Sector bodies criticise Charity Commission over letter that 'torpedoed' lobbying bill amendment

Jay Kennedy, director of policy at the Directory of Social Change, says the commission's role should be to apply the law, not make it

Jay Kennedy
Jay Kennedy

The voluntary sector bodies Acevo and the Directory of Social Change have criticised the Charity Commission for having "torpedoed" an amendment that would have removed charities from the scope of the lobbying bill.

Last week, the House of Lords debated an amendment to the bill, put forward by Lord Phillips of Sudbury, to give charities an exemption from measures set out in the Transparency of Lobbying, Non-party Campaigning and Trade Union Administration Bill.

This amendment was withdrawn after an email from the commission sent to peers on Tuesday about the proposal. The commission raised concerns, including that organisations might try to set up sham charities or hijack existing charitable organisations in order to circumvent the measures in the bill.

The DSC said in a statement that the commission’s intervention had "torpedoed" the amendment.

Jay Kennedy, director of policy at the DSC, said: "We don’t agree with the Charity Commission’s arguments – in fact, we’re completely stunned by some of its points, which seem to imply that it isn’t capable of properly regulating the charity sector’s campaigning.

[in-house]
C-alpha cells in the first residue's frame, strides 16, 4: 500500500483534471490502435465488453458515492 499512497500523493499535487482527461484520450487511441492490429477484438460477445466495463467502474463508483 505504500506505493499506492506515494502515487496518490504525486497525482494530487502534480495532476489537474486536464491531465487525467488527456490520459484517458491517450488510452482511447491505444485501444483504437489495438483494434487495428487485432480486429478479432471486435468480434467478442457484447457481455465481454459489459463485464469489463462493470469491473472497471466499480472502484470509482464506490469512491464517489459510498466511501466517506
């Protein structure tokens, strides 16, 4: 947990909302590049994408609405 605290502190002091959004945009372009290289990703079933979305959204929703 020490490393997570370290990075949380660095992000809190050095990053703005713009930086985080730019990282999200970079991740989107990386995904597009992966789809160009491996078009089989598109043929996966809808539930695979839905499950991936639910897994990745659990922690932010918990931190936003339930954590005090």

"The commission’s job is to apply the law, not make it. Its extraordinary intervention clearly had an impact on the debate at a key point."

Asheem Singh, director of policy at Acevo, said he was surprised at the commission’s actions. "The Charity Commission’s intervention appears increasingly ill-judged," he said. "Many in the sector will be wondering where its priorities lie.

"The commission’s letter focuses strongly on its own internal financial concerns and gives too little weight to the well-publicised concerns of the sector."

In a statement, the commission said: "We believe we had a responsibility on such a key regulatory issue to set out what we perceive to be the practical implications of the amendment, and our priority was to let peers know of our position to ensure a fully informed debate.

"If the amendment had been agreed, we believe there would have been resource implications for the commission. This point was made not as an argument against the amendment itself, but as a subsidiary point so that peers were aware of these implications. This was acknowledged in the house on Wednesday evening."

Tom Murdoch, a senior associate at the law firm Stone King, said the commission already had a difficult task in regulating think tanks and similar organisations.

"Every week the Charity Commission is criticised and, in that context, I think it’s quite reasonable to consider that anything extra it is asked to do isn’t necessarily in the best interests of public trust and confidence in charities," he said.

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